January 11, 2012
The last day of the MLA: anyone still around? But it was one of the best panels I’d been to. A resonant title: “Velocities of Ecocriticism.” A full audience. And three great papers: Ursula Heise, Timothy Morton, Rob Nixon.
The title of the panel, of course, was inspired by Rob’s recent book, Slow Violence and the Environmentalism of the Poor. Rob argues that there is a stunning correlation between velocity and publicity: the more fast-paced an event, the more rapid-fire its effects, the more likely is it going to be above the radar. Our field of vision is dominated by events that explode and subside within split seconds; newsworthiness is almost synonymous with that smaller and smaller interval of time.
Catastrophes long in the making, requiring more time to unfold – like climate change, like environmental degradation – are non-events for that reason. Is the visual field always biased in this way? Rob is largely pessimistic, but he is not entirely without hope. In the epilogue to his book, he pays tribute to a 30-minute drama successfully staged by the Maldives government. On Oct 17, 2009, a couple of weeks before the Copenhagen Summit, President Nasheed held a underwater cabinet meeting, with the conference table anchored to the seabed and everyone in attendance wearing wetsuits and oxygen masks, while signing into law a national commitment to reduce carbon emission. Instant drama, that was the plan, and that what sea level rise would have to look like to be noticed.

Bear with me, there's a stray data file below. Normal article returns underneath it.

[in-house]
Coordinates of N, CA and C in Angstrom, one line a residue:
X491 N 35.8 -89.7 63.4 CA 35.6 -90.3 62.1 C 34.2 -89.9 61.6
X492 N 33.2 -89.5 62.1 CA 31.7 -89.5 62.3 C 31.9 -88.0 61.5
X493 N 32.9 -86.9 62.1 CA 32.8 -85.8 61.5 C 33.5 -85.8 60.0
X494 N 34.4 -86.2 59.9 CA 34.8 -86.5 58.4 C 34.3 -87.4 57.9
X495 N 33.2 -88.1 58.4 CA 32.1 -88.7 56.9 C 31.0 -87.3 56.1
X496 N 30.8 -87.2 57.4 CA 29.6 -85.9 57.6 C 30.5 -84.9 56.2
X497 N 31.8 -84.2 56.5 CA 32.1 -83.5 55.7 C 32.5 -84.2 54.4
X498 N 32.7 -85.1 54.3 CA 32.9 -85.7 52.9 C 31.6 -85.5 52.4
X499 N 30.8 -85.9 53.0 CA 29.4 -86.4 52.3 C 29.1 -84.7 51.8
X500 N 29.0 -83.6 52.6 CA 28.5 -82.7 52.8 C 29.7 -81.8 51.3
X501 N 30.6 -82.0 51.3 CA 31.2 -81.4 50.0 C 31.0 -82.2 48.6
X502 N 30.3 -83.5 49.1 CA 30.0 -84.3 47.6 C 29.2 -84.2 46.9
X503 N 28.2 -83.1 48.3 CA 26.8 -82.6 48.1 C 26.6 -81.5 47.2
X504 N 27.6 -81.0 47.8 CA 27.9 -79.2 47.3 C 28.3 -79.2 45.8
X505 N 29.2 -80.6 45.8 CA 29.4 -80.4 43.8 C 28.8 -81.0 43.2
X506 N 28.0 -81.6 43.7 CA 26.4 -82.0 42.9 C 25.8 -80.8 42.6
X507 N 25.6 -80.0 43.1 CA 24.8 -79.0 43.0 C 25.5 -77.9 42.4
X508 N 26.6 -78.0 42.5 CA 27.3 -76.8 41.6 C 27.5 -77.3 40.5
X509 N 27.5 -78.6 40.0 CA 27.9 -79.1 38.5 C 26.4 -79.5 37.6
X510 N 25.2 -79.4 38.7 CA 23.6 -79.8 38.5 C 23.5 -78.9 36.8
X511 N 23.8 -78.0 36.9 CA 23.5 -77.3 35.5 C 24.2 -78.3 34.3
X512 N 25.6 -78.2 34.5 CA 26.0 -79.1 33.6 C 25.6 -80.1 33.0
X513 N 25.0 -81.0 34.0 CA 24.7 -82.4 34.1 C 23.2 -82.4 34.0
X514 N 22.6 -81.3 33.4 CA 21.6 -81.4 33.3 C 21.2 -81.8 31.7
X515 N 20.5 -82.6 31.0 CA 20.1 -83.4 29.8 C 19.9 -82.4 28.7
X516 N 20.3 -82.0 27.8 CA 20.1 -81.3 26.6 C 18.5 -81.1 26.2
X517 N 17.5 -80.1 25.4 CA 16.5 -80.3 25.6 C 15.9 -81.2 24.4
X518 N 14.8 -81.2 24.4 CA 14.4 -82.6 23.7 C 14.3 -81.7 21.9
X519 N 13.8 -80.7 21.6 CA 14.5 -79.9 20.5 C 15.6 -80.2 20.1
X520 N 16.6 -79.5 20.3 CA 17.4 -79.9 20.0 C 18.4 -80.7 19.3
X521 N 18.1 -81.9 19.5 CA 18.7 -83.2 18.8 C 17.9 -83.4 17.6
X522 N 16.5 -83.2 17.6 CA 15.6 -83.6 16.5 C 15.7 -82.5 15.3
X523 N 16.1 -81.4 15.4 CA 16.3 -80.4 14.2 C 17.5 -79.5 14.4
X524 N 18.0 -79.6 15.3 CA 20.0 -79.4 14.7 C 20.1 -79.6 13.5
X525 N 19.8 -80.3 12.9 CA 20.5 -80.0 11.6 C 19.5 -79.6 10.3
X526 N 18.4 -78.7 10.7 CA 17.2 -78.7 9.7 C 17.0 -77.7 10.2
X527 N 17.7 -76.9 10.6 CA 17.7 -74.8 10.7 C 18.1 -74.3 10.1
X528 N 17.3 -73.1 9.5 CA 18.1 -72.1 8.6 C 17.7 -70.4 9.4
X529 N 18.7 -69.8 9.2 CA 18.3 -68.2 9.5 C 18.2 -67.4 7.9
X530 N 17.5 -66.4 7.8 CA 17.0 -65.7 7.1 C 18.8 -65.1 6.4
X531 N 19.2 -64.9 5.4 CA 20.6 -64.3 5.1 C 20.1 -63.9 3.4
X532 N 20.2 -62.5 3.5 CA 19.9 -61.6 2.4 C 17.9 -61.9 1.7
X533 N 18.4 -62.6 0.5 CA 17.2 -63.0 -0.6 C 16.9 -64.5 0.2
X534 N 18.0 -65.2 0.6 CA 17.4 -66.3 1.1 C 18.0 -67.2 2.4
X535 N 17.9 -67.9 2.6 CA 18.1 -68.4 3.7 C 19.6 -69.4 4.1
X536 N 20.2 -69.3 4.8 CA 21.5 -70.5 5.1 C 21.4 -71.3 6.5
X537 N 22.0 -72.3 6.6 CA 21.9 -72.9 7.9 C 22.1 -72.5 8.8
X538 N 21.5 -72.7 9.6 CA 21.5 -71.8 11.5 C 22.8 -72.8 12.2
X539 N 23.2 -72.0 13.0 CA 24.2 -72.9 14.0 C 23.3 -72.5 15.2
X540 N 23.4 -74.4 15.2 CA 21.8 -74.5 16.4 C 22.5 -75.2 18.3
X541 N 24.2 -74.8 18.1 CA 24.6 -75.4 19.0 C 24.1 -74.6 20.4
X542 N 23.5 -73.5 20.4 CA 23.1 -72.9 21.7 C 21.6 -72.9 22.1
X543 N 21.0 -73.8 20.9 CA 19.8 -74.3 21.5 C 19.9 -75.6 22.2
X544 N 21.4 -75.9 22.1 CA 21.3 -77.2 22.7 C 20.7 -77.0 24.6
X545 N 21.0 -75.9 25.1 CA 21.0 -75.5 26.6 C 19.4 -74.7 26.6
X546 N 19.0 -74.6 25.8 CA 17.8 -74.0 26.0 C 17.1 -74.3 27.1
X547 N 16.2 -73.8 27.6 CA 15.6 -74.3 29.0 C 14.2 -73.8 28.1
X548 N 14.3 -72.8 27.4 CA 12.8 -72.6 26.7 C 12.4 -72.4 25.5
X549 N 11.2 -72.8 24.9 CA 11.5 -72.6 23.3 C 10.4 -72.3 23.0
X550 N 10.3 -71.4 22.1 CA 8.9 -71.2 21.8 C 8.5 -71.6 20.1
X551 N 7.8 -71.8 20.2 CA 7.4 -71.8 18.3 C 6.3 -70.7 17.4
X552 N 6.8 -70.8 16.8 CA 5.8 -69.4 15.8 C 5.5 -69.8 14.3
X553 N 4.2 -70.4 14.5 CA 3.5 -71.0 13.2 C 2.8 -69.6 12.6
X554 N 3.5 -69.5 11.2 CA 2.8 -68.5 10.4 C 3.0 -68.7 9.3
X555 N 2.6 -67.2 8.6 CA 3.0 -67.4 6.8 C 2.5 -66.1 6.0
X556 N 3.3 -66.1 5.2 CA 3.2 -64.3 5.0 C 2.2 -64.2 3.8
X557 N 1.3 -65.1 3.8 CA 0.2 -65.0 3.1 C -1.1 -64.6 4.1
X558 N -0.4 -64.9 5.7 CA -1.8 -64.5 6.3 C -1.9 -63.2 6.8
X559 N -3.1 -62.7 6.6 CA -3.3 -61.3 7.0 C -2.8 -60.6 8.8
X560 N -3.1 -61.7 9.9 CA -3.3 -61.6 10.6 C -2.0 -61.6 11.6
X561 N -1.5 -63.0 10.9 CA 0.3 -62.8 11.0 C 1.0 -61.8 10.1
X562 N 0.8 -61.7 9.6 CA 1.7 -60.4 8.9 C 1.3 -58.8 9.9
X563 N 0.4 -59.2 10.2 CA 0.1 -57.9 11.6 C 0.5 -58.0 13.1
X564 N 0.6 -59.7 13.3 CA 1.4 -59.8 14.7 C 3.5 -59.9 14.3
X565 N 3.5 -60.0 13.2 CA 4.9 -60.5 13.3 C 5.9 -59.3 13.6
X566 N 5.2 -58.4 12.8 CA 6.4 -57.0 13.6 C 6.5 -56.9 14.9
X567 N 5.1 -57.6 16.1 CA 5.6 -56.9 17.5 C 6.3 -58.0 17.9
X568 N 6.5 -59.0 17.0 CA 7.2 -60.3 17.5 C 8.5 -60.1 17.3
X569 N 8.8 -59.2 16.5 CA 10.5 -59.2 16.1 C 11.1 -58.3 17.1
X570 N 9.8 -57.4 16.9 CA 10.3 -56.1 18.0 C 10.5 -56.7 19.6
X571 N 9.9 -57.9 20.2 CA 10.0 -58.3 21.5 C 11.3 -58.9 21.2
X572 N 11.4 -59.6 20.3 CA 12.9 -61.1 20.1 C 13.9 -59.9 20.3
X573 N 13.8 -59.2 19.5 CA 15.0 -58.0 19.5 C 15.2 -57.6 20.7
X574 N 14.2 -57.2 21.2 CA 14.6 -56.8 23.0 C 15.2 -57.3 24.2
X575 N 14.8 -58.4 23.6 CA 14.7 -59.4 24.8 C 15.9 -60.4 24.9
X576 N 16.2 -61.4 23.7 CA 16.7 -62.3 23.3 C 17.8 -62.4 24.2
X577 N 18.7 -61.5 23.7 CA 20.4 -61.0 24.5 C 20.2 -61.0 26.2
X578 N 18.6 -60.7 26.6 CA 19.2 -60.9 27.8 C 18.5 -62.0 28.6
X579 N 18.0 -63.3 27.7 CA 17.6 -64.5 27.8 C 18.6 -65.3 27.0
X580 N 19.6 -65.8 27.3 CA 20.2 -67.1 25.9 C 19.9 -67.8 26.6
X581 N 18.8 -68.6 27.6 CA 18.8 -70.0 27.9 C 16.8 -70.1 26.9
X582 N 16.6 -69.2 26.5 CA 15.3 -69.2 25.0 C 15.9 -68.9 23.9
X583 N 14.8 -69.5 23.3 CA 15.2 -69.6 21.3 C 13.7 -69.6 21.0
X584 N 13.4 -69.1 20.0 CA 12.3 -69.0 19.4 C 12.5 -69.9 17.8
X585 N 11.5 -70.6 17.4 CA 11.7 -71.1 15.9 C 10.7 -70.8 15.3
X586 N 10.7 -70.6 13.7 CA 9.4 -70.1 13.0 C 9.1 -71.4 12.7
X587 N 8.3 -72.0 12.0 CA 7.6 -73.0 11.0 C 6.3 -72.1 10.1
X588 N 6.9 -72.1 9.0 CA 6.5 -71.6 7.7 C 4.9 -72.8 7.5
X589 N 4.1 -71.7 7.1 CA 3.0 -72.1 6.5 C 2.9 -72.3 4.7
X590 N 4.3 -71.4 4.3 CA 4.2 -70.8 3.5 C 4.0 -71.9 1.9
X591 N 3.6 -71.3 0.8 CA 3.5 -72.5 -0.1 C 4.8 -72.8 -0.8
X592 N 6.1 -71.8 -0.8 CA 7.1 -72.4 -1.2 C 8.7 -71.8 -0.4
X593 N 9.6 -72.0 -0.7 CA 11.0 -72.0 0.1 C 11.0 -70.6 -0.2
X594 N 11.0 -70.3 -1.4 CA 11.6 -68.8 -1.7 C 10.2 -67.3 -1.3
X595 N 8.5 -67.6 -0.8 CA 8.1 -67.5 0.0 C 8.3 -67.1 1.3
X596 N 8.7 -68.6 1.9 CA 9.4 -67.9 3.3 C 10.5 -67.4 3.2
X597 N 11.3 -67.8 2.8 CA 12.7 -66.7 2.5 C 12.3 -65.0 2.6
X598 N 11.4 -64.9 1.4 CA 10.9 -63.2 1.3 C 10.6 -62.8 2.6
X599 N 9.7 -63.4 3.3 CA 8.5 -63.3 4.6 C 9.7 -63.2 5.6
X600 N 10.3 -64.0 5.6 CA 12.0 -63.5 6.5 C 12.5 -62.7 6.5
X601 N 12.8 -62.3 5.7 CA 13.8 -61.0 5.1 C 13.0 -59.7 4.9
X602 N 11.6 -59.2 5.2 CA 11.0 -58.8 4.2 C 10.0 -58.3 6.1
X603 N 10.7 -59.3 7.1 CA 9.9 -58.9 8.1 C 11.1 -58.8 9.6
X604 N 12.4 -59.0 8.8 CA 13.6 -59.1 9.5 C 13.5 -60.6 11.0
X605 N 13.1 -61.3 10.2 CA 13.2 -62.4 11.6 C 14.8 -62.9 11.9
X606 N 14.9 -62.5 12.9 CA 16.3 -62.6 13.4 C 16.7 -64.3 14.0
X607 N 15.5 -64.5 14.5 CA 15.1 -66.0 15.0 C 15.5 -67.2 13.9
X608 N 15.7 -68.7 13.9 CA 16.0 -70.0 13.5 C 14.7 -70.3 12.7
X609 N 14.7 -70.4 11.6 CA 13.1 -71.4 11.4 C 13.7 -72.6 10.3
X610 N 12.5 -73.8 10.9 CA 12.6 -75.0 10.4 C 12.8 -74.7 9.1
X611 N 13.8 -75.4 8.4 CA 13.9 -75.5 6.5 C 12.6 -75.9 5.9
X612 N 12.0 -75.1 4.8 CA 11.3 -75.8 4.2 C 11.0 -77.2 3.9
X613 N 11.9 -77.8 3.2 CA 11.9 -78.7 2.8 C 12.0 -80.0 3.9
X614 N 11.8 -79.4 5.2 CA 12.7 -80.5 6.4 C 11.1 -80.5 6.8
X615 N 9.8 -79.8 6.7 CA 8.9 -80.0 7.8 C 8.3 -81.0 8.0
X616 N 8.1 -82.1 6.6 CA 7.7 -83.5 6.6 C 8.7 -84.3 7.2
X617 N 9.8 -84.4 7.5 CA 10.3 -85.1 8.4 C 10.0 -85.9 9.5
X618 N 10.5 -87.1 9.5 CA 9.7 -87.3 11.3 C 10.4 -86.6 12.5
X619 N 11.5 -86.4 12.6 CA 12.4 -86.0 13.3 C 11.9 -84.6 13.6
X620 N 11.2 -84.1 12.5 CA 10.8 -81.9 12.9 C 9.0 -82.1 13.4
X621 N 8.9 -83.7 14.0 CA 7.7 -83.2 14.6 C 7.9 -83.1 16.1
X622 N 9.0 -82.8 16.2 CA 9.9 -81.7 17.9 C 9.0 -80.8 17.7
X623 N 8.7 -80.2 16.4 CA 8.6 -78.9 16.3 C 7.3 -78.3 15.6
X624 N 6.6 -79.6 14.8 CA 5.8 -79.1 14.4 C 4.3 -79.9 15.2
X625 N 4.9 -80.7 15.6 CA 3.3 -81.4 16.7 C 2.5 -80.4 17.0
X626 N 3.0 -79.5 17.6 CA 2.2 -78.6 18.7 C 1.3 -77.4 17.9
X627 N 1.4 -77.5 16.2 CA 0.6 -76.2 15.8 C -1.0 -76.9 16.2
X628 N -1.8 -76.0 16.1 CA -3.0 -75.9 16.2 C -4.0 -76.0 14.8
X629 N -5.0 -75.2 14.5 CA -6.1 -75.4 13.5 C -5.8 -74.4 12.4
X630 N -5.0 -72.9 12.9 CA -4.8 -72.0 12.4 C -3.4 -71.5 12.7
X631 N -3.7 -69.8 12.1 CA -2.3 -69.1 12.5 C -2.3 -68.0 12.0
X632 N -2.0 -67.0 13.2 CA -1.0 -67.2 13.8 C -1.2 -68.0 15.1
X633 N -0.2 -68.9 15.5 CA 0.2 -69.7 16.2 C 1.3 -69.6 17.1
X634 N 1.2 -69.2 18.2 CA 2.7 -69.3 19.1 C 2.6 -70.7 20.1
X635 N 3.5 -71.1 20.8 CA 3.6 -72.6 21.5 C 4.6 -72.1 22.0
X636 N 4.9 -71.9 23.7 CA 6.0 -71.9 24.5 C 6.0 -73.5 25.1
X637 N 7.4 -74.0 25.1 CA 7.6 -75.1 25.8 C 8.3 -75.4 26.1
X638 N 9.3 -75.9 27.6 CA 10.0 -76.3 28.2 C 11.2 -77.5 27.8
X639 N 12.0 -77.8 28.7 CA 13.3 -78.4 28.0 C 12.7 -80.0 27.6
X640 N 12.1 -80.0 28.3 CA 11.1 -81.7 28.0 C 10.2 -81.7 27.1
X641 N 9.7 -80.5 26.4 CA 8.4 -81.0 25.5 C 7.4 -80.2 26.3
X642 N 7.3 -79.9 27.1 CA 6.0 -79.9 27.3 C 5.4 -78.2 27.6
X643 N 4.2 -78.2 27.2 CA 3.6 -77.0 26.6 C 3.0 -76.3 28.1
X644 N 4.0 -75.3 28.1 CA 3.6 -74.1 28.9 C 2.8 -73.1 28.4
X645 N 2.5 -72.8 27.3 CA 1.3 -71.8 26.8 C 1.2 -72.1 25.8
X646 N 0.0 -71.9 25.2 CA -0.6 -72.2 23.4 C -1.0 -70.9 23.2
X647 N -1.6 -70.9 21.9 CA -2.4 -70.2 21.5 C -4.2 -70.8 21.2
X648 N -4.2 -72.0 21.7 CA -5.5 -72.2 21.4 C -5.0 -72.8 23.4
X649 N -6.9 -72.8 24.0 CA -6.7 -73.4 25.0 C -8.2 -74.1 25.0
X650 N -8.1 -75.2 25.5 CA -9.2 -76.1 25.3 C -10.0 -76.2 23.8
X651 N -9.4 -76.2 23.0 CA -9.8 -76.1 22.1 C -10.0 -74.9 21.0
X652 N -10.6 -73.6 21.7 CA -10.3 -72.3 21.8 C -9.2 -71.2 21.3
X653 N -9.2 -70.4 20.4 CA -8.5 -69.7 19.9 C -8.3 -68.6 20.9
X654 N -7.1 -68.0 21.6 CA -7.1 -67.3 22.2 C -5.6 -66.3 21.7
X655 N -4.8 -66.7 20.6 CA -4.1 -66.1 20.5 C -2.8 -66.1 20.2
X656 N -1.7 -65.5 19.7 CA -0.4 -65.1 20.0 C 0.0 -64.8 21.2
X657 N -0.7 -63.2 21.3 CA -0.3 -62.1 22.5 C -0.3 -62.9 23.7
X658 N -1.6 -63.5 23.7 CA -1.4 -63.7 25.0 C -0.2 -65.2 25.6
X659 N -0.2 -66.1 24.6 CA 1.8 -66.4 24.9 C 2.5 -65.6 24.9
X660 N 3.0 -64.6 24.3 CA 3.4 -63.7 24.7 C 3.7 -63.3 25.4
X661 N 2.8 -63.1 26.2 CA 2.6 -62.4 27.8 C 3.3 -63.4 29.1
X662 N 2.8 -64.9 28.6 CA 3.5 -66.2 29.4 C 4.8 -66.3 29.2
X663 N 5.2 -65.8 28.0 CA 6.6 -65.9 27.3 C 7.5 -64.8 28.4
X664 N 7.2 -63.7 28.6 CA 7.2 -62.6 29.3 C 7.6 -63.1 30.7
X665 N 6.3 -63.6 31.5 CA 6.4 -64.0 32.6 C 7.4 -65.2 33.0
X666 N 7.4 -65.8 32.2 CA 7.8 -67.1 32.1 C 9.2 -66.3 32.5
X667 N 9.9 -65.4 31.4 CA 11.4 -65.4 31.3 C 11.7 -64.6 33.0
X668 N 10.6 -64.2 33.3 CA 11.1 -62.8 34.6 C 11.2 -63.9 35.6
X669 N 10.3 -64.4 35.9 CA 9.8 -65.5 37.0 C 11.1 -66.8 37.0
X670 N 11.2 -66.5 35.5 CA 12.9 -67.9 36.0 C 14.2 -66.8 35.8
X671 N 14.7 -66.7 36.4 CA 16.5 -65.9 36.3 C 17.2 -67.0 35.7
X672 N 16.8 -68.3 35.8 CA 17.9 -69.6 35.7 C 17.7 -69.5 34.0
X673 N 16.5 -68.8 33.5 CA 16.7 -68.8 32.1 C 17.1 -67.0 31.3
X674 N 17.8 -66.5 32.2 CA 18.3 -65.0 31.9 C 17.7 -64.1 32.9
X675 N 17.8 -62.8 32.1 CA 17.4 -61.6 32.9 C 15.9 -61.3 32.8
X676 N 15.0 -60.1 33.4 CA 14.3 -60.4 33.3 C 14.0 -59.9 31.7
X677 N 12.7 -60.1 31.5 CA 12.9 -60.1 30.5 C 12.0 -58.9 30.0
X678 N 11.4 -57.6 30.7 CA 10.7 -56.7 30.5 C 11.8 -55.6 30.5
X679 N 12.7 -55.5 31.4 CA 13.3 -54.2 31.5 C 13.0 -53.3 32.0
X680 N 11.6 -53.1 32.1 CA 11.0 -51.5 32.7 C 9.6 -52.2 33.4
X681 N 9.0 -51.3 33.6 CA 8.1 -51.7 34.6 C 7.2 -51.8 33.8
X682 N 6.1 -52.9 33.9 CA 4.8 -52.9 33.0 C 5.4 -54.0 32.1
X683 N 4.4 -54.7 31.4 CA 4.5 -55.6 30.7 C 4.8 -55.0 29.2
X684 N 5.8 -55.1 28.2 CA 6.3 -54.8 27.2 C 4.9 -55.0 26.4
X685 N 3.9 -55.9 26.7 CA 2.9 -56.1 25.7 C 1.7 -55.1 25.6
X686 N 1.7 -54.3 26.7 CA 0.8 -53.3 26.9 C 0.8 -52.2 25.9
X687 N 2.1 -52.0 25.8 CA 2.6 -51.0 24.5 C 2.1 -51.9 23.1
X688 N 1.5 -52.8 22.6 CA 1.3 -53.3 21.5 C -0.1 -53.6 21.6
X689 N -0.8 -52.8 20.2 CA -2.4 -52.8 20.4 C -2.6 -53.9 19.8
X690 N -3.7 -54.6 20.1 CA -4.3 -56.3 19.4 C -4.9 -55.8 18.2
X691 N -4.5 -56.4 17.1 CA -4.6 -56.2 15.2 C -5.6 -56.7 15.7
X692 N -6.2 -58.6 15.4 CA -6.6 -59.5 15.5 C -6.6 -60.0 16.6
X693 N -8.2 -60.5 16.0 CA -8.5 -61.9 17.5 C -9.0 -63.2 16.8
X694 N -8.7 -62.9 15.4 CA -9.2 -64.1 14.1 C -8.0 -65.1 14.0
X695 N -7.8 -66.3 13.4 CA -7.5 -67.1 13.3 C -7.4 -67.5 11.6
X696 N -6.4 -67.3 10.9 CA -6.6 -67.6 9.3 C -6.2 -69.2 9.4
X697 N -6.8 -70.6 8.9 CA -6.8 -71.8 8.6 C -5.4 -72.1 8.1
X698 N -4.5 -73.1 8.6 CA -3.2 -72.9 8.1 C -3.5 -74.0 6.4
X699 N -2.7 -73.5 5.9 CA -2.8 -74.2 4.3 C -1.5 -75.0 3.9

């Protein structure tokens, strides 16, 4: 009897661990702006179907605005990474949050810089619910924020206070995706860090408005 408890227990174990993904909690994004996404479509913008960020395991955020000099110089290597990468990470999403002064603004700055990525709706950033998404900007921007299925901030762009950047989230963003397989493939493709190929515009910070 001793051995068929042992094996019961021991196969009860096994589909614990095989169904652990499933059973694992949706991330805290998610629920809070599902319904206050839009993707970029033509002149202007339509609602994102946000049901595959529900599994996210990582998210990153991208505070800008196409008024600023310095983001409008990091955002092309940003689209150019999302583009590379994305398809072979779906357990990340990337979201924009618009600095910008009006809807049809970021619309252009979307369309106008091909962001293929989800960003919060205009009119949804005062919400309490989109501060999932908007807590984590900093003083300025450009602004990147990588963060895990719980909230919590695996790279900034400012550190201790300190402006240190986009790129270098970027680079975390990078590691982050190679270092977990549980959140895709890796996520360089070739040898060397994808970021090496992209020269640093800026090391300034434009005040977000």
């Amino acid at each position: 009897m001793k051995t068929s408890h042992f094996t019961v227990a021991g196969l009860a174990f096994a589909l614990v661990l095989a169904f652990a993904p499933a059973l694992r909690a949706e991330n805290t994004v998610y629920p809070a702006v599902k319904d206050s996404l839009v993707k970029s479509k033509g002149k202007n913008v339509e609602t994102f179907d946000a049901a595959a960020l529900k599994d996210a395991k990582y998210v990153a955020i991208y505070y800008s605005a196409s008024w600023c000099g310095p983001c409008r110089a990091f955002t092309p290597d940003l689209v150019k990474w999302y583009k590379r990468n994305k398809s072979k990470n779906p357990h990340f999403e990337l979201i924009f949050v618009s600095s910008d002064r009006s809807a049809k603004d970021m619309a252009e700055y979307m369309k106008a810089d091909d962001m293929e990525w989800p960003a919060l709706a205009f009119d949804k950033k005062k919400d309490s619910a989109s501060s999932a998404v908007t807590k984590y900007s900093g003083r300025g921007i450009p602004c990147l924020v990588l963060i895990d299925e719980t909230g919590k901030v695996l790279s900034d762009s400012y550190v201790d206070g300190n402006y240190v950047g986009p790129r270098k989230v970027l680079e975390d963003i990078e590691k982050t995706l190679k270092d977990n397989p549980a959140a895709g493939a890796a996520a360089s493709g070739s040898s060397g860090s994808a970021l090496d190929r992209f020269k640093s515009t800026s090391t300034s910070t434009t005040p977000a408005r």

Maldives is a “minnow nation,” but even an entity so without clout can sometimes act on the world stage. This is the “environmentalism of the poor” that Rob wants us to consider. Our panel discussed different time frames, the relation between macro and micro, between human and nonhuman, leaving unresolved, but urgently beckoning, the possible role of literary texts, also without clout, but habitually requiring and cultivating longer attention spans. Slow reading as green reading?